The main argument of her study is that the social crisis of the 1990s was used after the new millennium to discredit democratic and liberal value. Thereby it became possible to follow a paternalistic and nationalistic social policy and establish an authoritarian regime (Chandler 2013: 170).

Chandler begins her reasoning with an analysis of the social welfare debate in the late Soviet Union and comes to the conclusion that discontent with the social realities and the unfulfilled social promises of perestroika greatly contributed to the fall of the authoritarian Soviet regime (Chandler 2013: 21-33). For Chandler, after the collapse of the Soviet Union political discourse was strongly influenced by liberal-democratic values. Under President Yeltsin and his government the main aim was to introduce market reforms, accelerate privatization and secure their own political power. Social reforms were mainly neglected, though some were enacted to mitigate the social transition and help vulnerable groups cope with the crisis. Overall however, funds would have been lacking to finance the necessary social services. This led from around the mid-90s to a strengthening of the opposition, who blamed the liberal elite for the social problems of the country. In the oppositional discourse ‘social welfare problems are interpreted as the result of an elevation of self-interested individualism’ (Chandler 2013: 34-46, 65-74, 170).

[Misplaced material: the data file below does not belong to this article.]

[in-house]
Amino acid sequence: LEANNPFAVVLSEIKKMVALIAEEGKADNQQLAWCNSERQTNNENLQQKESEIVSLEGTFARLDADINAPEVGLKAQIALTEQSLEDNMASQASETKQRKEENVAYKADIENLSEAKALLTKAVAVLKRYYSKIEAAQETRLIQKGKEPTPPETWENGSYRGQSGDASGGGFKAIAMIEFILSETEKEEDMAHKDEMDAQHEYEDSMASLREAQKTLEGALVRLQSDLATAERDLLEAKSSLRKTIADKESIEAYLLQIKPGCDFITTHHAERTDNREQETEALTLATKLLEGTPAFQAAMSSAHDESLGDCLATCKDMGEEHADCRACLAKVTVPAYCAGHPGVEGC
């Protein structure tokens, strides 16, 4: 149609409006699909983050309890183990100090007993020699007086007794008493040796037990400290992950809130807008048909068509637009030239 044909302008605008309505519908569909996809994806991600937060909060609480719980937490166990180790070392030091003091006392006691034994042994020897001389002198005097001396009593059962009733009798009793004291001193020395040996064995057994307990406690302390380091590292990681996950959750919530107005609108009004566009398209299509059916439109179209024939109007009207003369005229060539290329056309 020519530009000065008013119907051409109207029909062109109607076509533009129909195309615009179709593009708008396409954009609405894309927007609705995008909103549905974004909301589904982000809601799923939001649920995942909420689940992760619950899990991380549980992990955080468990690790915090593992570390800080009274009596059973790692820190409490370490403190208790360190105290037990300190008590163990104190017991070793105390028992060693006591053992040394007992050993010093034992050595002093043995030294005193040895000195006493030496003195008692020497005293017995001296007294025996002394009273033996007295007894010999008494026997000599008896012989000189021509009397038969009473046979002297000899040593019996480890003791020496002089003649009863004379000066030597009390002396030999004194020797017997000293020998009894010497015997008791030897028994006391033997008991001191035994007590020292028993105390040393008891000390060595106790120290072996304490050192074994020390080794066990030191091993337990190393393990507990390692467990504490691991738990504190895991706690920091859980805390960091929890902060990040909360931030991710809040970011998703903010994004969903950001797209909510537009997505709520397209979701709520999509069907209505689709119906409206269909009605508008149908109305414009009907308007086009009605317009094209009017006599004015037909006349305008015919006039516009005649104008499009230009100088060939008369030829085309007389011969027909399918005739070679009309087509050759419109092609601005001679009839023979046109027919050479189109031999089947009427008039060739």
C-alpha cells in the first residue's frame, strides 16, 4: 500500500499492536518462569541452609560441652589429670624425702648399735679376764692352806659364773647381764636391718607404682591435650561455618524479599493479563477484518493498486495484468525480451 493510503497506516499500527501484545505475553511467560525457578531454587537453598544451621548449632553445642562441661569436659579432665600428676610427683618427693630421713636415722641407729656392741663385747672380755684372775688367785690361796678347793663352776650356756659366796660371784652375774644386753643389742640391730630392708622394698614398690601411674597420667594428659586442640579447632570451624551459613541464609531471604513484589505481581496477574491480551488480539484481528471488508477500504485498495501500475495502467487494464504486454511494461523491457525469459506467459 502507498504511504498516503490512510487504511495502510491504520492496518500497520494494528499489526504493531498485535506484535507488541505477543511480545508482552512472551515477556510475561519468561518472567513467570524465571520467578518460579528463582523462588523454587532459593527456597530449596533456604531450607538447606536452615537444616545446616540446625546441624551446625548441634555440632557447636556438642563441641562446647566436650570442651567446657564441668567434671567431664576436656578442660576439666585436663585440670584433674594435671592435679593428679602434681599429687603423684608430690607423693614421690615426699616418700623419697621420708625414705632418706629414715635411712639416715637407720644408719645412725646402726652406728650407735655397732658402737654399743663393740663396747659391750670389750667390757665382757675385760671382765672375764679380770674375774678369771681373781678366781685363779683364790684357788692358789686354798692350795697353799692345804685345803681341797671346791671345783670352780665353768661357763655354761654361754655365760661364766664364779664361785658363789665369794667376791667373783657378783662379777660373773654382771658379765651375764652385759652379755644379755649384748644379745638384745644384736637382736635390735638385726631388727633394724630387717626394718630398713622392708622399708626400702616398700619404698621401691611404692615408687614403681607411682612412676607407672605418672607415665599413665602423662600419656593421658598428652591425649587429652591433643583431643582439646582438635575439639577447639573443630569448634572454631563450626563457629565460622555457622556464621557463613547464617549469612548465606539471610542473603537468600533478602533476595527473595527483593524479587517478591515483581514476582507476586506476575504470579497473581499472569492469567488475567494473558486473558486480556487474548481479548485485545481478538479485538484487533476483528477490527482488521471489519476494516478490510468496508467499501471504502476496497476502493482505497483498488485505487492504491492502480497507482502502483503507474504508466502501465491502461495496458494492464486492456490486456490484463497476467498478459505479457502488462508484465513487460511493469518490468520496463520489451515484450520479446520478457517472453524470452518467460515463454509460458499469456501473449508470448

For Chandler the new century marked a turning point for both social welfare development and the democratization process in Russia. As President from 2000, Putin consolidated his power by means of an anti-liberal discourse. In this devaluation of liberal democratic values, welfare issues played a prominent role, with the social welfare crisis of the 1990s interpreted as the result of a dysfunctional democracy. In vivid detail Chandler shows how, as a result, the understanding of social policy changed. In place of the idea of individual empowerment in the sociopolitical discourse, increasingly appeared the notion that social policies should serve the interests of the state,. In 2006 another turning point in Russia’s social policy was initiated with the demographic development starting to be discussed as a central social problem, and pronatalism – the policy of encouraging childbearing – becoming a guiding principle. Since then – also in the interlude of Medvedev’s presidency – Chandler sees the authoritarian tendencies of the regime steadily strengthened (Chandler 2013: 105-145, 170f.).